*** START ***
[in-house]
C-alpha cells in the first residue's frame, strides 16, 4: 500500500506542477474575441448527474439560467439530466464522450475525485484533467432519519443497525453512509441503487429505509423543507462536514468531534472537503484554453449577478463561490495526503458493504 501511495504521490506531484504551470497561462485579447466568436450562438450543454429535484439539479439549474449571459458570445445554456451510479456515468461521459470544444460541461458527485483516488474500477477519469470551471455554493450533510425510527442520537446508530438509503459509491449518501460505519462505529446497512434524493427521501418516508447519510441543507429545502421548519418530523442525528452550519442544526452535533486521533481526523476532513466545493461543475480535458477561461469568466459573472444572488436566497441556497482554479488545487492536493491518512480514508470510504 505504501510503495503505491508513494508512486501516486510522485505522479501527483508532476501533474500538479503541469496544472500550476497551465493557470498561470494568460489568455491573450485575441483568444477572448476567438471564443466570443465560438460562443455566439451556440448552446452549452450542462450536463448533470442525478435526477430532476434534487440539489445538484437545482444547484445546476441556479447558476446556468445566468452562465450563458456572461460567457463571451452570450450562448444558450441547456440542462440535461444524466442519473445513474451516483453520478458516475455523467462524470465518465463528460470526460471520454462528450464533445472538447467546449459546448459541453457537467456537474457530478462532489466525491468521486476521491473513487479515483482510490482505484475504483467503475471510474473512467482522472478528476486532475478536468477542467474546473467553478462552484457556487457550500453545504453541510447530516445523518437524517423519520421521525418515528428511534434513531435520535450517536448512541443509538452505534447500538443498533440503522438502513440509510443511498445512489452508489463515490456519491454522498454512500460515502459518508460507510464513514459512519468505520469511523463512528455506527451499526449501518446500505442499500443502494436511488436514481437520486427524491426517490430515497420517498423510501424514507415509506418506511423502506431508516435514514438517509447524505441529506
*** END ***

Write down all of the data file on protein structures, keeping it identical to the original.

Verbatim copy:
[in-house]
C-alpha cells in the first residue's frame, strides 16, 4: 500500500506542477474575441448527474439560467439530466464522450475525485484533467432519519443497525453512509441503487429505509423543507462536514468531534472537503484554453449577478463561490495526503458493504 501511495504521490506531484504551470497561462485579447466568436450562438450543454429535484439539479439549474449571459458570445445554456451510479456515468461521459470544444460541461458527485483516488474500477477519469470551471455554493450533510425510527442520537446508530438509503459509491449518501460505519462505529446497512434524493427521501418516508447519510441543507429545502421548519418530523442525528452550519442544526452535533486521533481526523476532513466545493461543475480535458477561461469568466459573472444572488436566497441556497482554479488545487492536493491518512480514508470510504 505504501510503495503505491508513494508512486501516486510522485505522479501527483508532476501533474500538479503541469496544472500550476497551465493557470498561470494568460489568455491573450485575441483568444477572448476567438471564443466570443465560438460562443455566439451556440448552446452549452450542462450536463448533470442525478435526477430532476434534487440539489445538484437545482444547484445546476441556479447558476446556468445566468452562465450563458456572461460567457463571451452570450450562448444558450441547456440542462440535461444524466442519473445513474451516483453520478458516475455523467462524470465518465463528460470526460471520454462528450464533445472538447467546449459546448459541453457537467456537474457530478462532489466525491468521486476521491473513487479515483482510490482505484475504483467503475471510474473512467482522472478528476486532475478536468477542467474546473467553478462552484457556487457550500453545504453541510447530516445523518437524517423519520421521525418515528428511534434513531435520535450517536448512541443509538452505534447500538443498533440503522438502513440509510443511498445512489452508489463515490456519491454522498454512500460515502459518508460507510464513514459512519468505520469511523463512528455506527451499526449501518446500505442499500443502494436511488436514481437520486427524491426517490430515497420517498423510501424514507415509506418506511423502506431508516435514514438517509447524505441529506